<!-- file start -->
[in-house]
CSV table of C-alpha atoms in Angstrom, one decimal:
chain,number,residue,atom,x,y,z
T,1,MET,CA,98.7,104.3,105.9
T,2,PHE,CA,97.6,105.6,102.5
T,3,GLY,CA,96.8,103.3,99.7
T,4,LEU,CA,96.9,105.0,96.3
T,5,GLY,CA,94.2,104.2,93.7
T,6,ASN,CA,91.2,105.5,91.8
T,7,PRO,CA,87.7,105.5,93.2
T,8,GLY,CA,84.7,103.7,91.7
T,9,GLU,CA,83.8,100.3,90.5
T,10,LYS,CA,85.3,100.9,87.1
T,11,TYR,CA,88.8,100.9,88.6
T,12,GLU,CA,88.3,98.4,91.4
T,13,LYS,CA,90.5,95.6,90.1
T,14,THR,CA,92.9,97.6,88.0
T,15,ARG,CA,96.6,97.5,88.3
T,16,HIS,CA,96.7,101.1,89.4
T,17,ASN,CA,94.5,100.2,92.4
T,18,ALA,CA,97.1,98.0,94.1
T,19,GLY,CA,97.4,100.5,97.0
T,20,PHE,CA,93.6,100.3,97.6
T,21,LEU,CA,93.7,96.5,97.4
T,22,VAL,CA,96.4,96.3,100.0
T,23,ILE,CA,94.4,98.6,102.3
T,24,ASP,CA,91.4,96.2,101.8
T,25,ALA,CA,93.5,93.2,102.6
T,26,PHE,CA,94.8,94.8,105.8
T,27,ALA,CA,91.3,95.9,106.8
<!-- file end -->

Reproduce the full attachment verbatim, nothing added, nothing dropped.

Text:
[in-house]
CSV table of C-alpha atoms in Angstrom, one decimal:
chain,number,residue,atom,x,y,z
T,1,MET,CA,98.7,104.3,105.9
T,2,PHE,CA,97.6,105.6,102.5
T,3,GLY,CA,96.8,103.3,99.7
T,4,LEU,CA,96.9,105.0,96.3
T,5,GLY,CA,94.2,104.2,93.7
T,6,ASN,CA,91.2,105.5,91.8
T,7,PRO,CA,87.7,105.5,93.2
T,8,GLY,CA,84.7,103.7,91.7
T,9,GLU,CA,83.8,100.3,90.5
T,10,LYS,CA,85.3,100.9,87.1
T,11,TYR,CA,88.8,100.9,88.6
T,12,GLU,CA,88.3,98.4,91.4
T,13,LYS,CA,90.5,95.6,90.1
T,14,THR,CA,92.9,97.6,88.0
T,15,ARG,CA,96.6,97.5,88.3
T,16,HIS,CA,96.7,101.1,89.4
T,17,ASN,CA,94.5,100.2,92.4
T,18,ALA,CA,97.1,98.0,94.1
T,19,GLY,CA,97.4,100.5,97.0
T,20,PHE,CA,93.6,100.3,97.6
T,21,LEU,CA,93.7,96.5,97.4
T,22,VAL,CA,96.4,96.3,100.0
T,23,ILE,CA,94.4,98.6,102.3
T,24,ASP,CA,91.4,96.2,101.8
T,25,ALA,CA,93.5,93.2,102.6
T,26,PHE,CA,94.8,94.8,105.8
T,27,ALA,CA,91.3,95.9,106.8